2020 Kentucky Primary will go down as historic, expensive election
FRANKFORT, Ky. (WYMT) - Election officials are monitoring the results of Kentucky’s June 23rd primary as mail-in ballots are counted, but this primary will be remembered as one of the most unique elections in the Commonwealth’s history.
Originally scheduled for May, the primary was pushed back to last Tuesday, but lasted much longer to account for both mail-in and in-person voting.
One of the most watched races nationwide was the highly contested Democratic primary for U.S. Senate between Amy McGrath and Charles Booker.
At around 12:15 p.m. Tuesday, the Associated Press called the race for McGrath.
The State Board of Elections says more than 848,000 absentee ballots were returned and more than 274,000 people voted in person, meaning 1.13 million people voted in this election, or 29 percent of registered voters.
Secretary of State Michael Adams says out of those, only around 800 absentee ballots had signature problems, several hundred of which could be corrected.
“The numbers that we are seeing for this election, are similar to what we saw in 2008, here’s why that is important,” said Secretary Adams. “In 2008, we still had an ongoing race between Barack Obama and Hillary Clinton.”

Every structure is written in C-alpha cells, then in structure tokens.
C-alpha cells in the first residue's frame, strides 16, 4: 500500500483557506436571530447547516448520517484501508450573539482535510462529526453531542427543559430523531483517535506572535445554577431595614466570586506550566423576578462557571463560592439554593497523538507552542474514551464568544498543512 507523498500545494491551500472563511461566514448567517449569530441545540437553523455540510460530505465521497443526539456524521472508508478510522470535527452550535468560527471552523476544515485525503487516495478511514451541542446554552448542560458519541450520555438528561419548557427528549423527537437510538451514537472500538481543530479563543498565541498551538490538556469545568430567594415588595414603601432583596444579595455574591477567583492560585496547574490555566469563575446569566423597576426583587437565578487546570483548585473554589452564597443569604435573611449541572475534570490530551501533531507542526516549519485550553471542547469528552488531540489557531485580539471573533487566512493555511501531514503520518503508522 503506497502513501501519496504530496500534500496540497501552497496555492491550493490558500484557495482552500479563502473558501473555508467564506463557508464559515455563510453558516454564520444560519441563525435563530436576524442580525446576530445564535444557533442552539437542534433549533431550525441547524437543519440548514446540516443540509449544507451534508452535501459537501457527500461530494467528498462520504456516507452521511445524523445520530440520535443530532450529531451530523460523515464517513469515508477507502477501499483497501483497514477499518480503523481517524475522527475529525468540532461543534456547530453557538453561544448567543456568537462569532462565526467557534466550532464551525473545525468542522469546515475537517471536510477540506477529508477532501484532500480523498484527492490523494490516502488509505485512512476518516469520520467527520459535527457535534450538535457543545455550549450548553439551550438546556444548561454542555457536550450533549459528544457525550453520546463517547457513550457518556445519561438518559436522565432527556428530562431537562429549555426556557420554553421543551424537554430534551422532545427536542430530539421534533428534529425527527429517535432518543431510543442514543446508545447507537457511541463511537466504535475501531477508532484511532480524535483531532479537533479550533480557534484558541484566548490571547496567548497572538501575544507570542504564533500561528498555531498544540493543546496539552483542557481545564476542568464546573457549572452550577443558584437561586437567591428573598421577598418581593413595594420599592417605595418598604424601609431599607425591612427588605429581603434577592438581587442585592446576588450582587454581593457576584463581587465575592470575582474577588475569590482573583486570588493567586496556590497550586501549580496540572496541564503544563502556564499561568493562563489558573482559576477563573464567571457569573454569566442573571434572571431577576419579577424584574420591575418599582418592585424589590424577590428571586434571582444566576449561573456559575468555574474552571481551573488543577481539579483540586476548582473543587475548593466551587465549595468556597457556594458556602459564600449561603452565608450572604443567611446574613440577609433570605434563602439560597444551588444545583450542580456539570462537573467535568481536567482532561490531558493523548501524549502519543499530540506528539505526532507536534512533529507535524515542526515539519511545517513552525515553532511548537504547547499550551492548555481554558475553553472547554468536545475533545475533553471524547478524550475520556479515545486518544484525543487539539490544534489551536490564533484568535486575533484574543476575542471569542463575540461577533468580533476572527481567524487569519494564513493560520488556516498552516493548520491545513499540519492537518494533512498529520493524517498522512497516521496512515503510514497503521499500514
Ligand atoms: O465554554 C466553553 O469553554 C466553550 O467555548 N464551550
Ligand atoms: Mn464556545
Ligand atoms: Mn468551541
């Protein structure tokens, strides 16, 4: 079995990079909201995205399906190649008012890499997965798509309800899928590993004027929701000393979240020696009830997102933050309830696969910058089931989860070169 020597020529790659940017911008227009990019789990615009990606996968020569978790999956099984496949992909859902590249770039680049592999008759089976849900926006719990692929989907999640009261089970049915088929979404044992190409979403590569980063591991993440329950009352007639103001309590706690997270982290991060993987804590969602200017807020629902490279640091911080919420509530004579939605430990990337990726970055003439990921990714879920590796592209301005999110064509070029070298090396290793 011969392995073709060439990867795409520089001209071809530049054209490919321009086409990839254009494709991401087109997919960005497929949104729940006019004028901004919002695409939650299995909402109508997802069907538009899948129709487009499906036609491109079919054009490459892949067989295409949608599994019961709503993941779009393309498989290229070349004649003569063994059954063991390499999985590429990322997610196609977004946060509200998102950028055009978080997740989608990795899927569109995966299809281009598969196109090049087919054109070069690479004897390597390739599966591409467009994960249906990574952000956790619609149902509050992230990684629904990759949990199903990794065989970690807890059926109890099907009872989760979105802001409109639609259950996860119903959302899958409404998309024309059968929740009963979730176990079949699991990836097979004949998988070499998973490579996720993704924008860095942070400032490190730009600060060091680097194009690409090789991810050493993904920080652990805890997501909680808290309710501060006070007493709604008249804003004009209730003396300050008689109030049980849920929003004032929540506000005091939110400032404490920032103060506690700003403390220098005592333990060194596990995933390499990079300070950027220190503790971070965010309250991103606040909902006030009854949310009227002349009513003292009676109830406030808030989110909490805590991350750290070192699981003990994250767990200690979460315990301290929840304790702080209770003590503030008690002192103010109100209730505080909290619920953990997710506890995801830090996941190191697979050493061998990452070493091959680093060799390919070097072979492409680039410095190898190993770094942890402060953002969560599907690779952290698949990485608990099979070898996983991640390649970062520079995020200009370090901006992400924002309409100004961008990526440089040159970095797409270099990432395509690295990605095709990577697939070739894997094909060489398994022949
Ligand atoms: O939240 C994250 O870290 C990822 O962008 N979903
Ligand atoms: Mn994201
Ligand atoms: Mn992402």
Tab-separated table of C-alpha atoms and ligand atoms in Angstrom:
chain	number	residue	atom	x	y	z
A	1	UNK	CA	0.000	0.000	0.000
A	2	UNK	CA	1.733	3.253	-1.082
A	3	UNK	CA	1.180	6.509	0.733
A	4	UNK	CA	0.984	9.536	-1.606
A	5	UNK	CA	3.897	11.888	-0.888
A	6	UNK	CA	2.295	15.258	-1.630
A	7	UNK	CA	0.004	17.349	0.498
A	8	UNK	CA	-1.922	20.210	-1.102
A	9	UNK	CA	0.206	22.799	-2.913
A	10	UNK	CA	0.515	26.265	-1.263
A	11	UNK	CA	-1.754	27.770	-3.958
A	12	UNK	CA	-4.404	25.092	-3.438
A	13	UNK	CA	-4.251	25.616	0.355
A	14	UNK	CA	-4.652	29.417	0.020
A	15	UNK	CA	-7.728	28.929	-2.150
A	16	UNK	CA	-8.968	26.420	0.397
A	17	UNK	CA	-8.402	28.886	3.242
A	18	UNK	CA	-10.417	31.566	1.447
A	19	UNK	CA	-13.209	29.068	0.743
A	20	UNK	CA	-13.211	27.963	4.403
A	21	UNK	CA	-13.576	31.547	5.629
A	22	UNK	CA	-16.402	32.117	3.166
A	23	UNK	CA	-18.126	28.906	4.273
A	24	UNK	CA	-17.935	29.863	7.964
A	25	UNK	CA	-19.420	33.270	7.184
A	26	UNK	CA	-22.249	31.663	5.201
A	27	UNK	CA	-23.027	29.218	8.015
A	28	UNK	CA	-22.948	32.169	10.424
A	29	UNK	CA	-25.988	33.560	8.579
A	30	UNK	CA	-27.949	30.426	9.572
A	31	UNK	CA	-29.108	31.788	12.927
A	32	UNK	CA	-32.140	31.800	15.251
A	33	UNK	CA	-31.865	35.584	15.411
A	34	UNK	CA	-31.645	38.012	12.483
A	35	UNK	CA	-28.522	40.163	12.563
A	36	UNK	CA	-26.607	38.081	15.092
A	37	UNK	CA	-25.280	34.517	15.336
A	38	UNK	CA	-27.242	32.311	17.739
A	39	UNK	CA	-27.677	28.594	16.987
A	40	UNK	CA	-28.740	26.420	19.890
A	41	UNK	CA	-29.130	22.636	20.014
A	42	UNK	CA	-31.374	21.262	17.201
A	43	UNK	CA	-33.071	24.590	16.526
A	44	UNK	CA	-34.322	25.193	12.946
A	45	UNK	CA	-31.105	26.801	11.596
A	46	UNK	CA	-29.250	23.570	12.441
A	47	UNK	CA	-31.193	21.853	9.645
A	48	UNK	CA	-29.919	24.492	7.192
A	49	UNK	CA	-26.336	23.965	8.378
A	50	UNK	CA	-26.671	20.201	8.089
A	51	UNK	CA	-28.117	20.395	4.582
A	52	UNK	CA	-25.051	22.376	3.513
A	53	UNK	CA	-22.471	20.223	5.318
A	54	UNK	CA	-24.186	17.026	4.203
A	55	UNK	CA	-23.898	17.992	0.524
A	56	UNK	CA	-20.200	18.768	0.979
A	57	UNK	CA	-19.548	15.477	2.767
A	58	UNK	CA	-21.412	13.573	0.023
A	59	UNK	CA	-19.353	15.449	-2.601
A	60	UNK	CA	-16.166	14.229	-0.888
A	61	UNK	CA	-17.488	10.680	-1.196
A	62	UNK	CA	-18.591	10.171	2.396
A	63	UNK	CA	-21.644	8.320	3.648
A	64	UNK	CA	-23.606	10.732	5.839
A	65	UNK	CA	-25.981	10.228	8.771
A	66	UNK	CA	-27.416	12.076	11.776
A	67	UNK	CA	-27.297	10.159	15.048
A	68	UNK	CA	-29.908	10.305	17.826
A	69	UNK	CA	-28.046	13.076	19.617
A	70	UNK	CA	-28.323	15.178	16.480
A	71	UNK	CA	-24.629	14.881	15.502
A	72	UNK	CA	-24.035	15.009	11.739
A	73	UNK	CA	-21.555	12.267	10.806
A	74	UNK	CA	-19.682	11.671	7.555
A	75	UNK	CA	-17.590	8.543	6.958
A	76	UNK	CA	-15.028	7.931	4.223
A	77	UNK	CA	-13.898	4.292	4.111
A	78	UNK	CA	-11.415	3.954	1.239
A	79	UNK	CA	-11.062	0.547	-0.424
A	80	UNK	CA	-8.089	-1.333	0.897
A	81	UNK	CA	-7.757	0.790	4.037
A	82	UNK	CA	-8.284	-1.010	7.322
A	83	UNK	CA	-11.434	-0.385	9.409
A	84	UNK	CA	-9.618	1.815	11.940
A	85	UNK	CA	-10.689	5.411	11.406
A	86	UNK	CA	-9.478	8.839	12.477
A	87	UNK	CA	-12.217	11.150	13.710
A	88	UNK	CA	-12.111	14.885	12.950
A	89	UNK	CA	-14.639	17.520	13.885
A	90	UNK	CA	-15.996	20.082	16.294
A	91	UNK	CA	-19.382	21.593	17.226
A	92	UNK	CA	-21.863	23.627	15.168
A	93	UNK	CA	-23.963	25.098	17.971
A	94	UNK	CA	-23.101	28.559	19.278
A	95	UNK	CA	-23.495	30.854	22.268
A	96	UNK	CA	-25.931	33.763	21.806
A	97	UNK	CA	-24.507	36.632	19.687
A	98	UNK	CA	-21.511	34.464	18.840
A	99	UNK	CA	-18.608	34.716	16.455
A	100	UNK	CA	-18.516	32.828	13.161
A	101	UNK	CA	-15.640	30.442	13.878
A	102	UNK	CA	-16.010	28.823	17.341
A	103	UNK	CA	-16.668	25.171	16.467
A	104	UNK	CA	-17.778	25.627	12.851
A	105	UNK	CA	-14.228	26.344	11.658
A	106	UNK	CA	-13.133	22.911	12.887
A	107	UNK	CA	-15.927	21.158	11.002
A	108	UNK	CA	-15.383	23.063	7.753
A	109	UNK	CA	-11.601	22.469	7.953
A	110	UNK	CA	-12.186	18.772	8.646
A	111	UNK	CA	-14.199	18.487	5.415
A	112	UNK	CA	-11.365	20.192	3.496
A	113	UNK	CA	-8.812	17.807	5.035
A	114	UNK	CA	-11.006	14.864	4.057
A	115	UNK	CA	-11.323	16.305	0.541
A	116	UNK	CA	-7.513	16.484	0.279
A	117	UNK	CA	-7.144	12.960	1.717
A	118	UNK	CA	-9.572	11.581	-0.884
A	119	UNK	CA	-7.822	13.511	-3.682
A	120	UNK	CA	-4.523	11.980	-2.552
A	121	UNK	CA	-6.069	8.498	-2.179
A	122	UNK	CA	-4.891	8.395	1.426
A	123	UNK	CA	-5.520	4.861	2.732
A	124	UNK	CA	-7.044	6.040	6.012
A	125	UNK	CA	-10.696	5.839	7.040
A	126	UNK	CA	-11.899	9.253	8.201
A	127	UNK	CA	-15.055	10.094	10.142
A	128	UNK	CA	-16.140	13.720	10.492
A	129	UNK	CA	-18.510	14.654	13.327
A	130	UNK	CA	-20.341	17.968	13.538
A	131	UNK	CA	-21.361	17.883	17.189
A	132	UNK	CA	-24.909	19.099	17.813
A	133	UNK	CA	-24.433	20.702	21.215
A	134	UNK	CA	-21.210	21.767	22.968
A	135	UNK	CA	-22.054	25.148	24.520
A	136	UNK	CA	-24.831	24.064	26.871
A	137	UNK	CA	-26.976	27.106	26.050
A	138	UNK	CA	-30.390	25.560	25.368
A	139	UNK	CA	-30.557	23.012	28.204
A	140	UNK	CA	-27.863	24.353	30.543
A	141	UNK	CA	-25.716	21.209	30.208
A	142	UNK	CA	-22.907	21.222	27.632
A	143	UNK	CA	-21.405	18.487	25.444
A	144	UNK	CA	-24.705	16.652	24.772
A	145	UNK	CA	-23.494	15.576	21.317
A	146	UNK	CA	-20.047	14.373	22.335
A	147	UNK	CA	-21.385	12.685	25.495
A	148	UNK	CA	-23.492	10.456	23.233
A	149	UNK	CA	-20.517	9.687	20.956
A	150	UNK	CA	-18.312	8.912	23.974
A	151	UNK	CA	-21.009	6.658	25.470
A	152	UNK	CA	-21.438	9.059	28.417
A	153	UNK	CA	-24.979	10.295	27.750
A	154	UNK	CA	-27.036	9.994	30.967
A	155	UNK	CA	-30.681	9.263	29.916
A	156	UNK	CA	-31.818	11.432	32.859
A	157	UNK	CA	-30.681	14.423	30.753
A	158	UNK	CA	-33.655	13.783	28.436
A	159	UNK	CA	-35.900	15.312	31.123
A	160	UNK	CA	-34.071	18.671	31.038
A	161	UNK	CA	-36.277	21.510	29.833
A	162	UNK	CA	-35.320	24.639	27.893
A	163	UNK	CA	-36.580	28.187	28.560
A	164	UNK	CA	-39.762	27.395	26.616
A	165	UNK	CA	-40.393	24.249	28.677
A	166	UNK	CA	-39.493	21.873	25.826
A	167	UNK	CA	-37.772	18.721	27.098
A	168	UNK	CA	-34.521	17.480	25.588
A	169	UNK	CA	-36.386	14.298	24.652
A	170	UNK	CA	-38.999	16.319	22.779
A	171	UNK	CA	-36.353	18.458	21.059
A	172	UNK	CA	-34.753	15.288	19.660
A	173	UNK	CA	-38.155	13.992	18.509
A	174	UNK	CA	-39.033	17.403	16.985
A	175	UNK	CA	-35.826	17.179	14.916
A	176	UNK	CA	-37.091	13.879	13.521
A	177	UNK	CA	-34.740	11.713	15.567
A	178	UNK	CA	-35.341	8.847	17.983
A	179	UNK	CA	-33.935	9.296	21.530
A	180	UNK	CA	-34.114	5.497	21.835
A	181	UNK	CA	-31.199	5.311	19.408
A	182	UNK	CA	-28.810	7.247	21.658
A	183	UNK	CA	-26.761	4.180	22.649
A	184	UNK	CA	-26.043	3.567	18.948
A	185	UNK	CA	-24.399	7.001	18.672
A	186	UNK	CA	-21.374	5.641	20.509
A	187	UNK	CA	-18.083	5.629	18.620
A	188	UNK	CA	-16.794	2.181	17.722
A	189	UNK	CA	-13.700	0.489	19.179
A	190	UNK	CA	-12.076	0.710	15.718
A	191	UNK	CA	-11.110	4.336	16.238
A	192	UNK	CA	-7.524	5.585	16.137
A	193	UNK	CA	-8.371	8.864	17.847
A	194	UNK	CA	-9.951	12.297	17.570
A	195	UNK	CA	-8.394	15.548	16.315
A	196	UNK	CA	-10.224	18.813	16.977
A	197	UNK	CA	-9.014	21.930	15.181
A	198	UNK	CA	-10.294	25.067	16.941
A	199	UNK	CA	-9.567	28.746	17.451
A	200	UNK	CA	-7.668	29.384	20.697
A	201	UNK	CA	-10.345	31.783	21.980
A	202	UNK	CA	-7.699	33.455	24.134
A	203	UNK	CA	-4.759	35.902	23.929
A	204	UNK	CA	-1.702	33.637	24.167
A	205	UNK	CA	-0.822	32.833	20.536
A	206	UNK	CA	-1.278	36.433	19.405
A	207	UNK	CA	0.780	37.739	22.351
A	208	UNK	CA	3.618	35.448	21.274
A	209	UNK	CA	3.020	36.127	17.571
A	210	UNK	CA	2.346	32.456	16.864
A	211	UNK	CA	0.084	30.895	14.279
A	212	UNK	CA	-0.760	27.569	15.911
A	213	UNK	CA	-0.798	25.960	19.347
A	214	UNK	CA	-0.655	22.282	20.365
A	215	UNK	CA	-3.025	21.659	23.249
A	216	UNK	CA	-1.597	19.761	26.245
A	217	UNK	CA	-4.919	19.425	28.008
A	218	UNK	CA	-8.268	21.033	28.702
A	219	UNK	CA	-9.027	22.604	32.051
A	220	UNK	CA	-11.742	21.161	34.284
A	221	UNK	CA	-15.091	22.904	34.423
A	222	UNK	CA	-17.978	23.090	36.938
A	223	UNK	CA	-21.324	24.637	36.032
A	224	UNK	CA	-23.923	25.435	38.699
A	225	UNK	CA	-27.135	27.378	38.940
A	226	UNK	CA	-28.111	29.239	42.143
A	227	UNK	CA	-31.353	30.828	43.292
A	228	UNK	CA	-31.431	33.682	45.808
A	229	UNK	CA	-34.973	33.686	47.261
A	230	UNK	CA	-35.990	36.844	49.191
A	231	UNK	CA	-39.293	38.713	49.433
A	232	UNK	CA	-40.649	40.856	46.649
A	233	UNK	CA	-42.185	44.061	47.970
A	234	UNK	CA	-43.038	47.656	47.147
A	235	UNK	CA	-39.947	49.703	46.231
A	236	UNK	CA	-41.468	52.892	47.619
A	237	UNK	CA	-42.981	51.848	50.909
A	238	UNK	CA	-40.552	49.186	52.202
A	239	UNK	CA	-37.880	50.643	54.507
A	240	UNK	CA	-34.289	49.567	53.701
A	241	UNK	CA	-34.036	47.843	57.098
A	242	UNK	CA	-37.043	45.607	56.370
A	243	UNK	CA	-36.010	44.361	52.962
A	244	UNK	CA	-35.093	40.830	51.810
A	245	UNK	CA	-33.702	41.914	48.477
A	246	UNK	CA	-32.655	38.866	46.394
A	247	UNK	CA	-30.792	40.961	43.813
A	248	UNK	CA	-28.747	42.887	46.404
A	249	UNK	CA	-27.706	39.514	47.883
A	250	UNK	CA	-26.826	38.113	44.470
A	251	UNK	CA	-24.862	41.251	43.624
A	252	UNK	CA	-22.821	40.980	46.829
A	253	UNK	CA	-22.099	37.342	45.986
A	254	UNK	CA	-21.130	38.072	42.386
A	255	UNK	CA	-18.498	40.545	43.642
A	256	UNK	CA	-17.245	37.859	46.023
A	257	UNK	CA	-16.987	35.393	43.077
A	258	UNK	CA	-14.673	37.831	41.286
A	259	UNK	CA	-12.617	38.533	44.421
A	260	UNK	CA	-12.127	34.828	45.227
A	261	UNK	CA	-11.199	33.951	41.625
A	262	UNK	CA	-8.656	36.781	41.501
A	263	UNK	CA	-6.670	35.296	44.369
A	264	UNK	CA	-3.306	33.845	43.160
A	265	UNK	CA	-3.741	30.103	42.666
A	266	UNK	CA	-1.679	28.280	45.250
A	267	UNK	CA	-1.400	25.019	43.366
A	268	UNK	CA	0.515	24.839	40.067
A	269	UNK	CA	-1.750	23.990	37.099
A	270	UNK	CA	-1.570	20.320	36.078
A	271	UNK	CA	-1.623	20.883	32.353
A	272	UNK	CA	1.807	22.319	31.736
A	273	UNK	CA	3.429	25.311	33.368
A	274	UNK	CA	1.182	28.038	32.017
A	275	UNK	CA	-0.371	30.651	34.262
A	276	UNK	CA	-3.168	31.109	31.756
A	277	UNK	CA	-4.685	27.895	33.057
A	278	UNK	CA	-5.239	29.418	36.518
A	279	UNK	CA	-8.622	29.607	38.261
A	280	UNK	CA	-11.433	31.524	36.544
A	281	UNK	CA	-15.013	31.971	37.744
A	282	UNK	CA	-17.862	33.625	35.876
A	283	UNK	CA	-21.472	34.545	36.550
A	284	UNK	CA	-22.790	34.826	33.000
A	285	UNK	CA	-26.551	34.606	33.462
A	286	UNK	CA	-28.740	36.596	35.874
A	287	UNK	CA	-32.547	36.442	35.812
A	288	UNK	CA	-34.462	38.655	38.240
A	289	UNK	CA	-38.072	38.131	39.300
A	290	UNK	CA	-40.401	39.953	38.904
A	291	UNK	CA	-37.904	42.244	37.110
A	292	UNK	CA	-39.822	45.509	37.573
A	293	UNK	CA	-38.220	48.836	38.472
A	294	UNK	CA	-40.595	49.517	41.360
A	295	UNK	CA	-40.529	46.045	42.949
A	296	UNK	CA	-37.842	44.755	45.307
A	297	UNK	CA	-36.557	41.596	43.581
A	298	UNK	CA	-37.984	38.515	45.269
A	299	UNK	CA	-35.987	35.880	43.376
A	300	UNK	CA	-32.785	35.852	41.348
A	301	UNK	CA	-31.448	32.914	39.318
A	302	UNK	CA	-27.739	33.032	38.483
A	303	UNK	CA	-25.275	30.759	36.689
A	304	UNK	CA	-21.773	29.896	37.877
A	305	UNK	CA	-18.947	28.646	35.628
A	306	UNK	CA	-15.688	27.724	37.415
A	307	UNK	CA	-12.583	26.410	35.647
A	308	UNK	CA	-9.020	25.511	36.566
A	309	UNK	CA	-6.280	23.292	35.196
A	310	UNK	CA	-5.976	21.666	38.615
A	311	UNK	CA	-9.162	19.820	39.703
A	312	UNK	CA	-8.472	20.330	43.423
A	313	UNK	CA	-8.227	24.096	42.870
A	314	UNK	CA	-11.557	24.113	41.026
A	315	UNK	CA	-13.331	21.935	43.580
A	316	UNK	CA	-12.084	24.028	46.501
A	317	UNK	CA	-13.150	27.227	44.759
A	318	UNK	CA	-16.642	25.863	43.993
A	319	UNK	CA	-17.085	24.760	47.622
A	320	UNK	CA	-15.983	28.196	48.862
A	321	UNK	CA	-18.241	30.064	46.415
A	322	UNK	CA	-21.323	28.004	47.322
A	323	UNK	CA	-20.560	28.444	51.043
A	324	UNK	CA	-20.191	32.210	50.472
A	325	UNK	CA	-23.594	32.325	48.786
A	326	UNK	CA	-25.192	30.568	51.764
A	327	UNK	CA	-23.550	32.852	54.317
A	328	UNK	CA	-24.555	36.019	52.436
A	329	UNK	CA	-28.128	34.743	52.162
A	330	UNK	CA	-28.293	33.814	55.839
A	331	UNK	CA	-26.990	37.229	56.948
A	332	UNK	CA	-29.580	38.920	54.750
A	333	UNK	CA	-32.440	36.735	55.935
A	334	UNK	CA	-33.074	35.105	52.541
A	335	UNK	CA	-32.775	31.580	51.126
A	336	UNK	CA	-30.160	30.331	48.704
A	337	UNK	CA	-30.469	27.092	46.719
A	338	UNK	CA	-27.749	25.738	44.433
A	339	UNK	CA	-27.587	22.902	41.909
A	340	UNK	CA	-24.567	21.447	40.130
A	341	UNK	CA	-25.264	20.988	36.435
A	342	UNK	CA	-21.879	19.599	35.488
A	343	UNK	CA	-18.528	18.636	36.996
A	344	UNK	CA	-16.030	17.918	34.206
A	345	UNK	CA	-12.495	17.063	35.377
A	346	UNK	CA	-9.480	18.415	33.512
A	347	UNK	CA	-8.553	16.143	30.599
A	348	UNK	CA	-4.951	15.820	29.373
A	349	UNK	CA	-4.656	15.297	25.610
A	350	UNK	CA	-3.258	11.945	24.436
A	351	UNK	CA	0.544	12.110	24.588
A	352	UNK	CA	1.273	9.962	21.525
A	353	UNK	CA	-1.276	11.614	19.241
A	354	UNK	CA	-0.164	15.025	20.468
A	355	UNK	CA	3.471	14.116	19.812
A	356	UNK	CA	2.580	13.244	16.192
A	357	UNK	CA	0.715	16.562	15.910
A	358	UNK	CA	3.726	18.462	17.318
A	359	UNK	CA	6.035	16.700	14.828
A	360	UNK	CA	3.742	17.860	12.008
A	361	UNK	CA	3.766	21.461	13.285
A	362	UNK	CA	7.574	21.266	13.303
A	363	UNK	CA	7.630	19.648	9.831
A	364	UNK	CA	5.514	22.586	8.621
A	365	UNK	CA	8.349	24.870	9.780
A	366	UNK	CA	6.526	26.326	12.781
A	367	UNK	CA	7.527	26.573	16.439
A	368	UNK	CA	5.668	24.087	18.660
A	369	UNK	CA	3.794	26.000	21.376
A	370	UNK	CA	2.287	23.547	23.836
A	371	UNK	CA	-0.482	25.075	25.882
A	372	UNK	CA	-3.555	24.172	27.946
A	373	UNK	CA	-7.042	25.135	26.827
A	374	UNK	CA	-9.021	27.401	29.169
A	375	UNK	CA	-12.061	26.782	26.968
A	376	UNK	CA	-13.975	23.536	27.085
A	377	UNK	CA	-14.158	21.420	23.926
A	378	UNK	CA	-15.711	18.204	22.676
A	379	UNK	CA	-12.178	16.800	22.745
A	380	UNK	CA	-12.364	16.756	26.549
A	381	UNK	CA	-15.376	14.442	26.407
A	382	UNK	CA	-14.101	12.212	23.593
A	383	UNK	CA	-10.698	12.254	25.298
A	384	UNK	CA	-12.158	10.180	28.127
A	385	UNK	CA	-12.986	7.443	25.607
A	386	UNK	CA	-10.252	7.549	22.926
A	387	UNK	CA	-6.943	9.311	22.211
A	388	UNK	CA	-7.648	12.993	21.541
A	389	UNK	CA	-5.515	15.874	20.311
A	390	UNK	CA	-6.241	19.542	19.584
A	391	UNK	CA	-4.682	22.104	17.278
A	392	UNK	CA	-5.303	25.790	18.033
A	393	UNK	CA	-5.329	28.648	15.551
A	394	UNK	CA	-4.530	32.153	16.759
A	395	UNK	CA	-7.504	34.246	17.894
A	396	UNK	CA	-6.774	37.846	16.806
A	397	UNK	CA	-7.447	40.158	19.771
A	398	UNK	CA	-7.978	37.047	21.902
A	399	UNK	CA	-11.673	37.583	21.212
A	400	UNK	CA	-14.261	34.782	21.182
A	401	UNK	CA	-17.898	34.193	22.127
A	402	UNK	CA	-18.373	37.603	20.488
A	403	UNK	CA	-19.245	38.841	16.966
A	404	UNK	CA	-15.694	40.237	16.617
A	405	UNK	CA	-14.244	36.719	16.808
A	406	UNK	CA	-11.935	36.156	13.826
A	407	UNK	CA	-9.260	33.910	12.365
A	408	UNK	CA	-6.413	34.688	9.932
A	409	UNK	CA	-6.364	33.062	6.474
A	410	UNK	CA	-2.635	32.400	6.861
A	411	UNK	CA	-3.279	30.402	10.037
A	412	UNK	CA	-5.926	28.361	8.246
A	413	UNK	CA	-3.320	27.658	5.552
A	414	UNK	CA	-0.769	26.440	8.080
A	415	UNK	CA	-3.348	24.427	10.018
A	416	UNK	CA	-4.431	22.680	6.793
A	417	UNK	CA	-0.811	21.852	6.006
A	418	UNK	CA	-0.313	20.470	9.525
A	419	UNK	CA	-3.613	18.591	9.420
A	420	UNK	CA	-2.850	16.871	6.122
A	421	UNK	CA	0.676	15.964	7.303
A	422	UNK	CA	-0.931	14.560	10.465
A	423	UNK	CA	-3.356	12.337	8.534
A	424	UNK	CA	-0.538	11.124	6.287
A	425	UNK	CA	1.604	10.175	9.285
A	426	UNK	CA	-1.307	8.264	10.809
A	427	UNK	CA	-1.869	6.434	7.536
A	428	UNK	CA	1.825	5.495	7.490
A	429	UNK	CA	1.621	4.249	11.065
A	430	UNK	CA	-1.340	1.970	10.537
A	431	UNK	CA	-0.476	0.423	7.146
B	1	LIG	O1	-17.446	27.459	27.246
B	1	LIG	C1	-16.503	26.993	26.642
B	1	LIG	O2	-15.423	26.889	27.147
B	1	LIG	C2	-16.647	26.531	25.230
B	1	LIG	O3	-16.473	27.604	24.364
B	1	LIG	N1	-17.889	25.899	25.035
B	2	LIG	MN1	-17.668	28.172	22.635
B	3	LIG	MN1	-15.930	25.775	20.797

Secretary Adams spoke to reporters Tuesday afternoon about the primary.
The biggest challenge of voting during a pandemic is that communication is a major barrier.
“Every single one of those people had to be informed not just that they could vote absentee, but how to do it correctly. It’s a little complicated to sign those two envelopes in two different places” Adams said.
With so many people voting in this election, especially with the majority mailing in their ballots, what are the chances of this happening again come November?
Adams says things can change a lot in that time frame.
“So, over the summer, I’m to go assess what worked well, what didn’t work as well,” Adams said. “Look and see how much money we have left, what we had reserved. Make a recommendation to the Governor if that is necessary.”
Each election generally costs around $9 million, but Adams predicts the cost of this election could reach $12 million once all the invoices come in.
“The mail-in option is very very expensive,” Adams said. “Not just man-hours for clerks and their teams, but it’s also the postage, the printing.”
Adams says that one additional option besides mail-in would be to expand early voting, but says he will do whatever is responsible and protects public health.
Adams says he will be making a recommendation to Governor Beshear for the fall election, but he says he would like to see early in-person voting continue across Kentucky.
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